Germany is calling for urgent changes to modern pentathlon after a chaotic equestrian event at Olympics
- Germany's Olympic boss is leading calls for changes to modern pentathlon after chaotic scenes at Tokyo 2020.
- A German rider lost a shot at gold after being drawn with an uncooperative horse, while others also struggled.
- Alfons Hoermann, the German Olympic Committee president, said that an "urgent review" into the rules is needed.
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The head of Germany's Olympic committee is calling for urgent changes to the modern pentathlon following chaotic scenes during the women's event at the Tokyo Olympics.
German athlete Annika Schleu, who was in contention for a medal, plummeted down the table when her horse, Saint Boy, refused to jump over the fences.
Prior to entering the arena, the horse had been struck by coach Kim Raisner, who was subsequently kicked out of the Olympics entirely.
The incident was met with widespread condemnation and the coach was not allowed to play any further part in her country's games.
As Schleu struggled to get the horse to cooperate, she burst into tears. Schleu ended up finishing 31st in the event. She was one of several riders to struggle to control her horse during the event.
Both the performances of Schleu and her counterparts, and the incident involving Raisner, have led for calls to make serious changes to the rules of the modern pentathlon.
Current rules dictate that riders are randomly assigned a horse shortly before the event begins. This means the riders don't have much time to bond with the horses, something that has been blamed for the scenes witnessed on Friday.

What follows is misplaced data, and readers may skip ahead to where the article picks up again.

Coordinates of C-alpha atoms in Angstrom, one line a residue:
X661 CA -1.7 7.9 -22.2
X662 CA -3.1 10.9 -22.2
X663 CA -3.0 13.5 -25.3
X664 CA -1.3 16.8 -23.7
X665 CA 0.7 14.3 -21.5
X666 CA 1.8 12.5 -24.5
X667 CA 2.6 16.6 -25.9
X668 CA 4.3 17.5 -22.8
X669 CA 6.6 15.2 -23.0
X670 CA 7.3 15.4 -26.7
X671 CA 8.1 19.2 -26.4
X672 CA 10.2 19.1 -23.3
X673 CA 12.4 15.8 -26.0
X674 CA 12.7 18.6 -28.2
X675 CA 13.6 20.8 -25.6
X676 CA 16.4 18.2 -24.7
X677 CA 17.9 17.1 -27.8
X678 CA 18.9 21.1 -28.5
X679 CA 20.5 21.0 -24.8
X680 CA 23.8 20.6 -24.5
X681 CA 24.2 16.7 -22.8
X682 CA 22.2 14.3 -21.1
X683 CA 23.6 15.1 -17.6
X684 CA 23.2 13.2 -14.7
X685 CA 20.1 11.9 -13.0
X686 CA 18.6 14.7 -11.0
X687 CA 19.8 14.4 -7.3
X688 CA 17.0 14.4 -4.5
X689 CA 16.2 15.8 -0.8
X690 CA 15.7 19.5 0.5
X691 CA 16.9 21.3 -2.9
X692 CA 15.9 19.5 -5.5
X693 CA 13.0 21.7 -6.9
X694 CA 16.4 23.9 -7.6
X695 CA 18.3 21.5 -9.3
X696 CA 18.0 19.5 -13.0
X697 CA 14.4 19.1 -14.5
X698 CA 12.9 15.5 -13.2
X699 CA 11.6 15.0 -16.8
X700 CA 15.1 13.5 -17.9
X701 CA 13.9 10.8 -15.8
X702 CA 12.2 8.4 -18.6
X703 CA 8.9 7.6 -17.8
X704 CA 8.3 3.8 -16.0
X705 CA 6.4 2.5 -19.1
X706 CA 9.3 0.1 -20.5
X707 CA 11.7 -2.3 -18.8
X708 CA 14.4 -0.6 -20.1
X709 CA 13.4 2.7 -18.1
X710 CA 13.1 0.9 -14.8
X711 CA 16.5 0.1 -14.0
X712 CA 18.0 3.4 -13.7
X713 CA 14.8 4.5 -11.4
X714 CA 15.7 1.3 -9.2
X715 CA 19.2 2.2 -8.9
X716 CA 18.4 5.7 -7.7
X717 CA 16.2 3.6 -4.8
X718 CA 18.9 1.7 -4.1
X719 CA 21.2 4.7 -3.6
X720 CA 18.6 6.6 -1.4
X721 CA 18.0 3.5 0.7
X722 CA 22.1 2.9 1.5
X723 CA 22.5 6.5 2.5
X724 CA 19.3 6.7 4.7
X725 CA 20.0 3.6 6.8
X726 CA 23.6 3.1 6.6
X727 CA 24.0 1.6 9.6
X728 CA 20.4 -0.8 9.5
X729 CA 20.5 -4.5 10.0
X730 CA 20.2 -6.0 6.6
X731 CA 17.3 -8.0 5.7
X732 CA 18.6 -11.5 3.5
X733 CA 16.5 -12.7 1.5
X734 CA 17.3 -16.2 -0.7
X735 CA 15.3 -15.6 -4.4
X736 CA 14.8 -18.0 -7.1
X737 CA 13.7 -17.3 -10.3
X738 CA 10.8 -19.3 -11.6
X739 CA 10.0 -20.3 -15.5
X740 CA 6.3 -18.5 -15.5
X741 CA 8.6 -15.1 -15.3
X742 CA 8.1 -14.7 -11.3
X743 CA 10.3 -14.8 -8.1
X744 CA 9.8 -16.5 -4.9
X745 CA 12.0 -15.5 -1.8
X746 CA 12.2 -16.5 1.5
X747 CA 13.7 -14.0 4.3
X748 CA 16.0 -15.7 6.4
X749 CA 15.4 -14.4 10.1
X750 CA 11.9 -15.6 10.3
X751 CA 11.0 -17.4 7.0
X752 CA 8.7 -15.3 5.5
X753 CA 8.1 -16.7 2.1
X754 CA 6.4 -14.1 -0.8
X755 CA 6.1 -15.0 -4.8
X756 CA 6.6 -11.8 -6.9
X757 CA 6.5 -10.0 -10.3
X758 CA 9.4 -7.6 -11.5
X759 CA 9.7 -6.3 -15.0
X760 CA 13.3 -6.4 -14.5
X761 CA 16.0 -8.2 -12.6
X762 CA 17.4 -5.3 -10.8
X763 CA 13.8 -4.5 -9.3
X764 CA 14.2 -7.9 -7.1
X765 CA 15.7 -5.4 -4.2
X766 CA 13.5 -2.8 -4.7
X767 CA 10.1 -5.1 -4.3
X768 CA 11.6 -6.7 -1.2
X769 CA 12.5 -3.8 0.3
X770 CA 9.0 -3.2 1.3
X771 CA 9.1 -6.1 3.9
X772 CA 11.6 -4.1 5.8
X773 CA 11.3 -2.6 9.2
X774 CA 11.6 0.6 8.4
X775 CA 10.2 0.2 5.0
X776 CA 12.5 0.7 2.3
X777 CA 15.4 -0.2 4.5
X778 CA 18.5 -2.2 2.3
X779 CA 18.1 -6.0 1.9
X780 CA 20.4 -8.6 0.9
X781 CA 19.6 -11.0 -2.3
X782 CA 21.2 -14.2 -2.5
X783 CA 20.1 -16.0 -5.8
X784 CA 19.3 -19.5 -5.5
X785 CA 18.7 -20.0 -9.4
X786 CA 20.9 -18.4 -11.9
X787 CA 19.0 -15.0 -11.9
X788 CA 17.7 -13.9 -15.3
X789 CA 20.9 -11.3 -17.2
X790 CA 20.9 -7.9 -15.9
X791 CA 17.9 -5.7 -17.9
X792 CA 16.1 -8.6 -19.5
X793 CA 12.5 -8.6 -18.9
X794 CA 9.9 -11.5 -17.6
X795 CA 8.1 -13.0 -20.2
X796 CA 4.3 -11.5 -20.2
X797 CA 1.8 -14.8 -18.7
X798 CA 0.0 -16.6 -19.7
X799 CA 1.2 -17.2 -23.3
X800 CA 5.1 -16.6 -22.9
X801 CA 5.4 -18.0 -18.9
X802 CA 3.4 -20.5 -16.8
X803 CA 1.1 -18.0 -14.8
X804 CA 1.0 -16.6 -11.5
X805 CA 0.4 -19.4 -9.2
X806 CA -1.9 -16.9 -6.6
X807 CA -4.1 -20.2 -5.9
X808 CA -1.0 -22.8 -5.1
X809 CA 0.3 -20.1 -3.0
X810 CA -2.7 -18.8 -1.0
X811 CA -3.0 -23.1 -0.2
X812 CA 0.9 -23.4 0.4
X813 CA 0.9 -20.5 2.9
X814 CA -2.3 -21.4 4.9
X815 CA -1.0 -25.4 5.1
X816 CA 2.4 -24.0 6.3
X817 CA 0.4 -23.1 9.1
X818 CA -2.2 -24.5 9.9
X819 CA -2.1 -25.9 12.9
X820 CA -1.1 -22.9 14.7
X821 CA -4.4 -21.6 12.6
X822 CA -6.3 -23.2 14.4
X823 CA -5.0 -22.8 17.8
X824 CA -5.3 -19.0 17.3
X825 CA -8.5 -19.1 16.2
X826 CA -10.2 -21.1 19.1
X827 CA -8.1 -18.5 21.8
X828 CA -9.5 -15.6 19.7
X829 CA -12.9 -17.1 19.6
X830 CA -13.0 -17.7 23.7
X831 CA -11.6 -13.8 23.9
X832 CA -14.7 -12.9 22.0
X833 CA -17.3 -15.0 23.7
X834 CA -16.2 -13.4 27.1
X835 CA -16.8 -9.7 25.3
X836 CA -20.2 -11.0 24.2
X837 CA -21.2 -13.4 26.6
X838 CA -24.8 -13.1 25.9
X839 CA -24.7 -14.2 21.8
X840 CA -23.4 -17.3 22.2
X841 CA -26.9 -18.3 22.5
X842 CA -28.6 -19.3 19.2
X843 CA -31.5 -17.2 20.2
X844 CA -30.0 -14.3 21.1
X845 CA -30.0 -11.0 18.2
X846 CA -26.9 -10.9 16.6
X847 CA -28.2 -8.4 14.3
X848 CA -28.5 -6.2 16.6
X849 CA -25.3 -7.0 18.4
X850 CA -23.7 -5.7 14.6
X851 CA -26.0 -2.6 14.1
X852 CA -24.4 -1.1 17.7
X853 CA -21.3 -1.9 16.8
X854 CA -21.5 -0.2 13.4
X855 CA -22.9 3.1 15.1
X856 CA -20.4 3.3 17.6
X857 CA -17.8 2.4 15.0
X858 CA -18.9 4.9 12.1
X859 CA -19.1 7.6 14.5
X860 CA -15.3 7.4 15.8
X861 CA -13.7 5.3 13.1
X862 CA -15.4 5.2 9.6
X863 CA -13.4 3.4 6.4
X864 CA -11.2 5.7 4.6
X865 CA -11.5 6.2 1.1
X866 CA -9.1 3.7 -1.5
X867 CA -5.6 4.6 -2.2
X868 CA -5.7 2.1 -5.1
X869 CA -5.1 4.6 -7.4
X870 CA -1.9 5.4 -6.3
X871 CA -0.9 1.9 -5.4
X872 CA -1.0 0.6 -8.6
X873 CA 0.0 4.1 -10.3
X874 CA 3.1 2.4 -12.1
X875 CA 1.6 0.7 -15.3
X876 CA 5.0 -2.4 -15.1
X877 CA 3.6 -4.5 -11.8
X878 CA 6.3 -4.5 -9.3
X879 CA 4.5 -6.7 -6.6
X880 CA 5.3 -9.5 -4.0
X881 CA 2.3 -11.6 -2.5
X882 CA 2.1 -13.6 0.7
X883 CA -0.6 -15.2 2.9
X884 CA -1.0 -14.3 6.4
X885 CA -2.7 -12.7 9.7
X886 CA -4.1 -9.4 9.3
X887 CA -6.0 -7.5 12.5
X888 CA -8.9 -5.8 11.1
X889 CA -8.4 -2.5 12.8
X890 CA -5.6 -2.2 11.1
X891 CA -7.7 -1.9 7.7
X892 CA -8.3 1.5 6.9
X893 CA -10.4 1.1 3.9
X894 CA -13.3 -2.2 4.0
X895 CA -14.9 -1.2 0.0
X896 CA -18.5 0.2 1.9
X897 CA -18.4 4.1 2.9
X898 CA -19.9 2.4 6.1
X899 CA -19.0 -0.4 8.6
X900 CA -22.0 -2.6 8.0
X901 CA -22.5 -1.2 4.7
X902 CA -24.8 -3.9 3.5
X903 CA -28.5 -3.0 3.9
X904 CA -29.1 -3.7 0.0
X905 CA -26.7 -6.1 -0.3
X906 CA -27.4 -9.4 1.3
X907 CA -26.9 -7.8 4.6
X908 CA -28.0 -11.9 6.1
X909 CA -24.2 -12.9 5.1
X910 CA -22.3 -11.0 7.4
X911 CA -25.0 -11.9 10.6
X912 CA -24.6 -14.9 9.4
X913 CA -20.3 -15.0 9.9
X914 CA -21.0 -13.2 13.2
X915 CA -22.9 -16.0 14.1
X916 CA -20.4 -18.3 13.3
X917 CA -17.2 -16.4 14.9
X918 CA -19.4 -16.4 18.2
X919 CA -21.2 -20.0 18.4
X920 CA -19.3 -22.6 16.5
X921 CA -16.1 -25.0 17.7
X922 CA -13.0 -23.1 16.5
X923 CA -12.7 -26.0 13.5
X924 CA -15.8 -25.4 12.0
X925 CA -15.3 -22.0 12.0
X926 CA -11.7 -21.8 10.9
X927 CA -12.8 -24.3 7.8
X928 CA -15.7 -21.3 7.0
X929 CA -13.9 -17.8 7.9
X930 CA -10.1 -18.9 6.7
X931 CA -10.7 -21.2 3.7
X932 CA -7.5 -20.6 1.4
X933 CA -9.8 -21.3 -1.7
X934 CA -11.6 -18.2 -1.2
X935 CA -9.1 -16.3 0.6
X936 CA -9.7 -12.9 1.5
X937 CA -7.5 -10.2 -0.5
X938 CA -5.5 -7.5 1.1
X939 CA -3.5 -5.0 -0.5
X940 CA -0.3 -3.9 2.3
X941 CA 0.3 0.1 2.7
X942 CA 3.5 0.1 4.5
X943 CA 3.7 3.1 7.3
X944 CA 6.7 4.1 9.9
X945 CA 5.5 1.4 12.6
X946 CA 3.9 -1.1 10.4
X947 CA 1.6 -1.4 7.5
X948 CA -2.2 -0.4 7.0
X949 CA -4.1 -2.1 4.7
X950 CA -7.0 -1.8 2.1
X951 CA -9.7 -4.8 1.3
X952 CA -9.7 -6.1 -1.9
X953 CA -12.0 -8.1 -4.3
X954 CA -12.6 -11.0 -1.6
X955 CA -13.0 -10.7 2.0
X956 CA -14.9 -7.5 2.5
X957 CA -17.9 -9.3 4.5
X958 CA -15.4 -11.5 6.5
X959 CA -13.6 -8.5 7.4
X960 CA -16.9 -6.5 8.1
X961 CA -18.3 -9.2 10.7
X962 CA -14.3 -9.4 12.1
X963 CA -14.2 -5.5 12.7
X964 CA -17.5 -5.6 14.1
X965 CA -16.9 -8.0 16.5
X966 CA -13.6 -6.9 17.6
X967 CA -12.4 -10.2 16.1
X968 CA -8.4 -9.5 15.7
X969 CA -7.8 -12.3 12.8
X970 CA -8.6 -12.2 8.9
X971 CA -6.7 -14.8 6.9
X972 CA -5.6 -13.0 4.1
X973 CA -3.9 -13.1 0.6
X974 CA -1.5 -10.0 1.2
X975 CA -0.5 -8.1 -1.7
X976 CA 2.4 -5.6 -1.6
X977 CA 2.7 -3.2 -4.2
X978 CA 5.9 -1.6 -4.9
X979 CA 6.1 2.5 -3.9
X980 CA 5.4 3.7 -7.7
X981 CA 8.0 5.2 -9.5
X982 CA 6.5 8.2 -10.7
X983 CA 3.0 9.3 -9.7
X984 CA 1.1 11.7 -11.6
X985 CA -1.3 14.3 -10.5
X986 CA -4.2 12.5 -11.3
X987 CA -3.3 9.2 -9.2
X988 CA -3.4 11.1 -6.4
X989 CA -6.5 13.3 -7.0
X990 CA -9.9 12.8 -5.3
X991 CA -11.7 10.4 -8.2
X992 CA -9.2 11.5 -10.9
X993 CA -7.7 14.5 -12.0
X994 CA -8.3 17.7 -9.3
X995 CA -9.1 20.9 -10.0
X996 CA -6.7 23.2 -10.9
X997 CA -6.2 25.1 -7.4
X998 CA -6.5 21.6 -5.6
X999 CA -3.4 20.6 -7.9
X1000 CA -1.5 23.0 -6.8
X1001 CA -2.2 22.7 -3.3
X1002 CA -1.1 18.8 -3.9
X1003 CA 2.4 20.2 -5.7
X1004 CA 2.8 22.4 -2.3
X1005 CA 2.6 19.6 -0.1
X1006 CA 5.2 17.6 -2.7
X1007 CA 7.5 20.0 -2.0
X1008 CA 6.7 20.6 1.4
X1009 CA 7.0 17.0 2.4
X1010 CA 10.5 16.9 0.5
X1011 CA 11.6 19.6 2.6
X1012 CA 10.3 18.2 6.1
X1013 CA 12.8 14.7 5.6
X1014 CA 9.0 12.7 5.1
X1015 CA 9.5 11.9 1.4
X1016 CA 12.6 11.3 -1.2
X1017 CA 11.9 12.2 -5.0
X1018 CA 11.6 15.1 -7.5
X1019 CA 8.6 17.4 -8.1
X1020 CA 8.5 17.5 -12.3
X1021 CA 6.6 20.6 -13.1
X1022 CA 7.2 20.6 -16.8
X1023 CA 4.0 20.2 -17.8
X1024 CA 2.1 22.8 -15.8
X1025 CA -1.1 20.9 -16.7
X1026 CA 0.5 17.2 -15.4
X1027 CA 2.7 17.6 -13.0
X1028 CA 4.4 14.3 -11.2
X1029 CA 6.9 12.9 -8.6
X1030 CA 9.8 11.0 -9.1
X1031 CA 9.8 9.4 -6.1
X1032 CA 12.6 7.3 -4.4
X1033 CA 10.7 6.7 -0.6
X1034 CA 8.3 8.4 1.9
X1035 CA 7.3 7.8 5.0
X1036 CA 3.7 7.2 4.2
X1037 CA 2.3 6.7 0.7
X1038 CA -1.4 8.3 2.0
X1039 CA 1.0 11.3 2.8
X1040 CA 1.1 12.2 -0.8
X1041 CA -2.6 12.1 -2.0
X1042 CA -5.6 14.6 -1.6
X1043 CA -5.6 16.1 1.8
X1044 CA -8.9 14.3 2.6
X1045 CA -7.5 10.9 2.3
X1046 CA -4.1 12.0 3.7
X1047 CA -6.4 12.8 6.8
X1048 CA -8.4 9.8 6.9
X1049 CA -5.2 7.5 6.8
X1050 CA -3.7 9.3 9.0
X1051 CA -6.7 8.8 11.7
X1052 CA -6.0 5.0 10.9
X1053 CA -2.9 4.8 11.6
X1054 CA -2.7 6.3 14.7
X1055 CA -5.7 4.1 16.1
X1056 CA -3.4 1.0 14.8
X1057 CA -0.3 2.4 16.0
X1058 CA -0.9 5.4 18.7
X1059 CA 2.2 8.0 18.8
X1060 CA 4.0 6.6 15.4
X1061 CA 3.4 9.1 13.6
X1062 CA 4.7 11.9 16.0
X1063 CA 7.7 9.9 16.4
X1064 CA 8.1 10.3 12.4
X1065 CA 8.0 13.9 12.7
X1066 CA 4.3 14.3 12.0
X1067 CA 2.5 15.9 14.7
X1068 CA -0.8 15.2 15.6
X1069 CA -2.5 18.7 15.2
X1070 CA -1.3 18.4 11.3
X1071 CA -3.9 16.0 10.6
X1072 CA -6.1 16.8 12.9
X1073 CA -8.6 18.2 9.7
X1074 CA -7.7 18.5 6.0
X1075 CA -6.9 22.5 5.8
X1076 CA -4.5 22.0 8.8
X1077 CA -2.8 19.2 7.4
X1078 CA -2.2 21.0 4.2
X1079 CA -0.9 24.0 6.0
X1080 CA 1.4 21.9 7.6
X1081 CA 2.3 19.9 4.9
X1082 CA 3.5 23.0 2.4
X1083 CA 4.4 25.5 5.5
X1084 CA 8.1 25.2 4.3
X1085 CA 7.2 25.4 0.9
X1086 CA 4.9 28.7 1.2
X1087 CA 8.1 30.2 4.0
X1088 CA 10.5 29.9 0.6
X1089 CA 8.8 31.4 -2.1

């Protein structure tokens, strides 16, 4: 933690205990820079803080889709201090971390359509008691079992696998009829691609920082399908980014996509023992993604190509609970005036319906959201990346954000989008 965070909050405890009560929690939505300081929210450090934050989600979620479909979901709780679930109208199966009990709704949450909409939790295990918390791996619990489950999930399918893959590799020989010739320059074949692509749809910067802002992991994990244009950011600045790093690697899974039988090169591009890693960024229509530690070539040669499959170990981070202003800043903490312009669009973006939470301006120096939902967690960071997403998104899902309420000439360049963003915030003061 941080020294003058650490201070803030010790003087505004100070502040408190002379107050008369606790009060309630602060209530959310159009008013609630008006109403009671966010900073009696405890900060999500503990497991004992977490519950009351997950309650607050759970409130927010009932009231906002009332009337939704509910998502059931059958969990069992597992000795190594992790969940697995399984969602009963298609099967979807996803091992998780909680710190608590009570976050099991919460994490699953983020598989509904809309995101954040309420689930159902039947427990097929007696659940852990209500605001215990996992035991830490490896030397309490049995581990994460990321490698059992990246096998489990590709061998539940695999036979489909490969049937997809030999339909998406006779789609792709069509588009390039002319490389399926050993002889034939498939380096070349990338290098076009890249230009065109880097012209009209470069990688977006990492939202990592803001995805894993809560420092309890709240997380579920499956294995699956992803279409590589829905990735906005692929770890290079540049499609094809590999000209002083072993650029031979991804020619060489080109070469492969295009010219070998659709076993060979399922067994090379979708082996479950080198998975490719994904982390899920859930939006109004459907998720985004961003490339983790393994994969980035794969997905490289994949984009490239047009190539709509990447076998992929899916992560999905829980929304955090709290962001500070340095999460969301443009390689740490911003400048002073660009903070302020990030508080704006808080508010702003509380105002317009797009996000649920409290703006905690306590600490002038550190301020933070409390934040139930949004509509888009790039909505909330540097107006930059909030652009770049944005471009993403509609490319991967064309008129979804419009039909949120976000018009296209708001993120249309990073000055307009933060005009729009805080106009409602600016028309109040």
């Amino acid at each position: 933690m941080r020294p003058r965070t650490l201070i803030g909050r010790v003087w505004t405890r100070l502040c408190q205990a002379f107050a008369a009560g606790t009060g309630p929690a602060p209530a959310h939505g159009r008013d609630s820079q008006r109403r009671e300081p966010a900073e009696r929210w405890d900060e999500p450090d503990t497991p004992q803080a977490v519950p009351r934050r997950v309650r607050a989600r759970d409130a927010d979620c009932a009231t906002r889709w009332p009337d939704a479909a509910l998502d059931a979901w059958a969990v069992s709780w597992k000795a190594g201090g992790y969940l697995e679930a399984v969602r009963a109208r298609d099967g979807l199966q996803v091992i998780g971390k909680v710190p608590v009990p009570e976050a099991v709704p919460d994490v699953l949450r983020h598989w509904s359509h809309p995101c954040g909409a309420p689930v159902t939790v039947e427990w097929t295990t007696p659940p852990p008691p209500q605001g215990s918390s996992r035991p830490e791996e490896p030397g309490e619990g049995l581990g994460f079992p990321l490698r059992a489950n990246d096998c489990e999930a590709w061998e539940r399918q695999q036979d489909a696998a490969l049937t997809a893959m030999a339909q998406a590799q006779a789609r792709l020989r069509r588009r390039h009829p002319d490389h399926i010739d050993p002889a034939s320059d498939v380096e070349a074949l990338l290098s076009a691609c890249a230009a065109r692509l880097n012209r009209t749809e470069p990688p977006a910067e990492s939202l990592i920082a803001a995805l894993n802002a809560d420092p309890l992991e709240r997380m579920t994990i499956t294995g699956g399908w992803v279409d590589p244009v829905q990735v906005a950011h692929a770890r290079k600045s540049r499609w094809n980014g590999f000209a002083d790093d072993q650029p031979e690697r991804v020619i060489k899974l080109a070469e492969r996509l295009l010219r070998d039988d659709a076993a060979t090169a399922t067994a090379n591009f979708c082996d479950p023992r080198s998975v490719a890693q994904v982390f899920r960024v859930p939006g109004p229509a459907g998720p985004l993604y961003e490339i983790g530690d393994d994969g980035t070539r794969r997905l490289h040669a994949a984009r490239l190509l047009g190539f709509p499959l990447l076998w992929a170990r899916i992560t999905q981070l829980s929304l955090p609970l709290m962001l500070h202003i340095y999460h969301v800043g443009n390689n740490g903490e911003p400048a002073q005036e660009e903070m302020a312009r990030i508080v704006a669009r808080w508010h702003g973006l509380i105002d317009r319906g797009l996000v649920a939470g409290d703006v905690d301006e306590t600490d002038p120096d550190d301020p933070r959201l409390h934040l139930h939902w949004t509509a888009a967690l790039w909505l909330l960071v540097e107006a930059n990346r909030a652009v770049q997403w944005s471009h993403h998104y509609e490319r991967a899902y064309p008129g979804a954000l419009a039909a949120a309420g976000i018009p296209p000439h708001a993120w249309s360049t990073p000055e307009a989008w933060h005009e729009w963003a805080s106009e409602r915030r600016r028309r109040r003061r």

The president of Germany's Olympic Committee, Alfons Hoermann, said after Schleu's problems that there needs to be an "urgent overhaul."
"The numerous occasions at the competition yesterday (Friday) from literally the first to the last rider are, we believe, unacceptable.
"They endanger animal welfare and therefore damage the reputation of the sport and the sportsmen and women" he said at a press conference as reported by The Guardian.
Hoermann's calls were echoed by Germany's two-time Olympic gold medalist Ingrid Klimke who said the rules needed to be "urgently reconsidered."
Equestrian magazine Horse and Hound reported that the back-to-back team eventing gold winner said: "??For me, trust and harmony are a fundamental part of every way of dealing with the horse.
"The regulations of the modern pentathlon expect horse and rider to get to know each other so well in 20 minutes that they can complete a jumping course together.
"In my opinion, that is not possible, at least not in a competitive situation like the Olympic Games."
While some are calling for an overhaul of the rules, the boss of world pentathlon on Friday defended the horses involved, and hit back at criticisms of the event.
"I must say to those who do not know our sport so well, the presentation of the facility and the horses were of a high quality," Schormann said, per the Irish Examiner.
"Maybe there were a few moments that you would say were not so nice, but I tell you - the horses are absolutely excellent."
Schormann went on to say that any issues were the fault of the athletes involved, not the horses.
"We tested them and they were well prepared, and there is no basis for athletes to complain. It is only because of the athletes themselves if they were not successful in some parts of the competition," he added.
The Union Internationale de Pentathlon Moderne, however, said in a statement Sunday that it will "conduct a full review of the Riding discipline of the Women's Modern Pentathlon at the Tokyo 2020 Olympic Games."
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